I always say that the best party you can attend has to be a wedding.
I’ve never been to a bad one and I always look forward to the next one.
But having been involved in organising my own two children’s nuptials not to mention my own, the one thing that I will always remember were the heightened emotions that seem to go hand in hand with a wedding.
And the same can be said with a funeral.
Whether it’s the fact that both events intensify our emotions or the fact that entire families now find themselves forced to bear the company of relatives whom they had previously successfully avoided, that triggers it, but whatever the case, certainly these events can result in unwanted family conflicts bubbling to the surface.
The say in life that there are two things you can’t avoid, these being death and taxes. Well, I’ll add a third – family disputes.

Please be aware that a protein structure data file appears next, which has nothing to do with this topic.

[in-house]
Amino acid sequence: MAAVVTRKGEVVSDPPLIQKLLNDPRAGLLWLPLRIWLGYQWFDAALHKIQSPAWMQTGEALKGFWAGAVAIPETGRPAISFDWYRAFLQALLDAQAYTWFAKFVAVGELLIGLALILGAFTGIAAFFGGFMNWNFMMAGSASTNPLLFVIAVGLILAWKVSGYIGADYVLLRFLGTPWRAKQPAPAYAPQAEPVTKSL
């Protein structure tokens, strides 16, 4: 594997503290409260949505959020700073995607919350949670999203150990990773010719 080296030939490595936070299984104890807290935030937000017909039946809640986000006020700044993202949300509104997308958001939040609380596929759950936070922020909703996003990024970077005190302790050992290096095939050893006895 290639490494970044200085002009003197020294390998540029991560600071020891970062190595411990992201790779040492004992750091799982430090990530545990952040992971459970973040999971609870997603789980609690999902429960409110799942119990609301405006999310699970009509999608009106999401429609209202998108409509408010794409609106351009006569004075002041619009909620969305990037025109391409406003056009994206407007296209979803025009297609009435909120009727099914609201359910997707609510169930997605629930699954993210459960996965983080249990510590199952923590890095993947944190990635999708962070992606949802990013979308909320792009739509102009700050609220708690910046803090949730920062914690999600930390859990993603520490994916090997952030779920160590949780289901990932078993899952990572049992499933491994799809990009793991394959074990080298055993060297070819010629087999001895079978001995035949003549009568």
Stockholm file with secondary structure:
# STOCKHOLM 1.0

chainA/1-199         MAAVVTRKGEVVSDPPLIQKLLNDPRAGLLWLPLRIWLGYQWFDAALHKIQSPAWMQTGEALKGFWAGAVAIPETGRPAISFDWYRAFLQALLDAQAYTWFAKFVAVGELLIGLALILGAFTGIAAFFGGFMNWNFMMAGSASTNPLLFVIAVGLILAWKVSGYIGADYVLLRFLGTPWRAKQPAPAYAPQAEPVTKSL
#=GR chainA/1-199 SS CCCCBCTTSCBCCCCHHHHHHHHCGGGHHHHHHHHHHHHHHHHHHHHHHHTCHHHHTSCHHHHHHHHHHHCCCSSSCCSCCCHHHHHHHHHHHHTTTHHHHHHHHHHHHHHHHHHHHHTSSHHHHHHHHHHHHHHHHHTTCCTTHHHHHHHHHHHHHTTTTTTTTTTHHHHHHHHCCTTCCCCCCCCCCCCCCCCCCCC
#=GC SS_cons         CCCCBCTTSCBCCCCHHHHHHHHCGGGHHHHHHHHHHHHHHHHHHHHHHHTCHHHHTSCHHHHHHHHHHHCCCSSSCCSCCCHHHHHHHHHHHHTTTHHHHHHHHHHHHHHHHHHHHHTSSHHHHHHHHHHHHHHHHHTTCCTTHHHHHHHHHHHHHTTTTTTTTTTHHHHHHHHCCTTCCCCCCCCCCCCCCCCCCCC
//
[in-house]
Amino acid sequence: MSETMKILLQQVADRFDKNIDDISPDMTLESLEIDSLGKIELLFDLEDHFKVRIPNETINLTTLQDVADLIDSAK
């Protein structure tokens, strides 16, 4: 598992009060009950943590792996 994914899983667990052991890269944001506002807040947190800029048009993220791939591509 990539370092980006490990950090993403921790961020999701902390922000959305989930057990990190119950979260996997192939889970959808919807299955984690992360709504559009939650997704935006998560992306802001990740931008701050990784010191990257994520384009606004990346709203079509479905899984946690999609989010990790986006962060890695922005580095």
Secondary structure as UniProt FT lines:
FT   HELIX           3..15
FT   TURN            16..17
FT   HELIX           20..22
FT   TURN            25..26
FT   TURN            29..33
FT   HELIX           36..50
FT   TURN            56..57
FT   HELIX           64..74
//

In the case of a recently departed relative, because we all care so much we also feel we have lost a part of ourselves and so we feel obligated and in fact desperate to do the right thing. Most times this is done for the right reasons but sometimes it can also be done for the wrong or even selfish reasons. And then there can be other times when because of our own ignorance or the lack of information, misunderstandings and/or mistakes can occur simply because we honestly believe that what we are proposing is what our departed loved one would have wanted.
Whatever the case, documenting your funeral wishes in advance proves time and time again to be the best means to manage and eradicate some of these potential future family disputes. At the very least consider some of the areas of the funeral service which may lend themselves to possible misunderstanding and try and answer those questions now.
Only after you have taken the time to clarify what you really want can you be sure that your funeral will be one to be remembered, and for all the right reasons!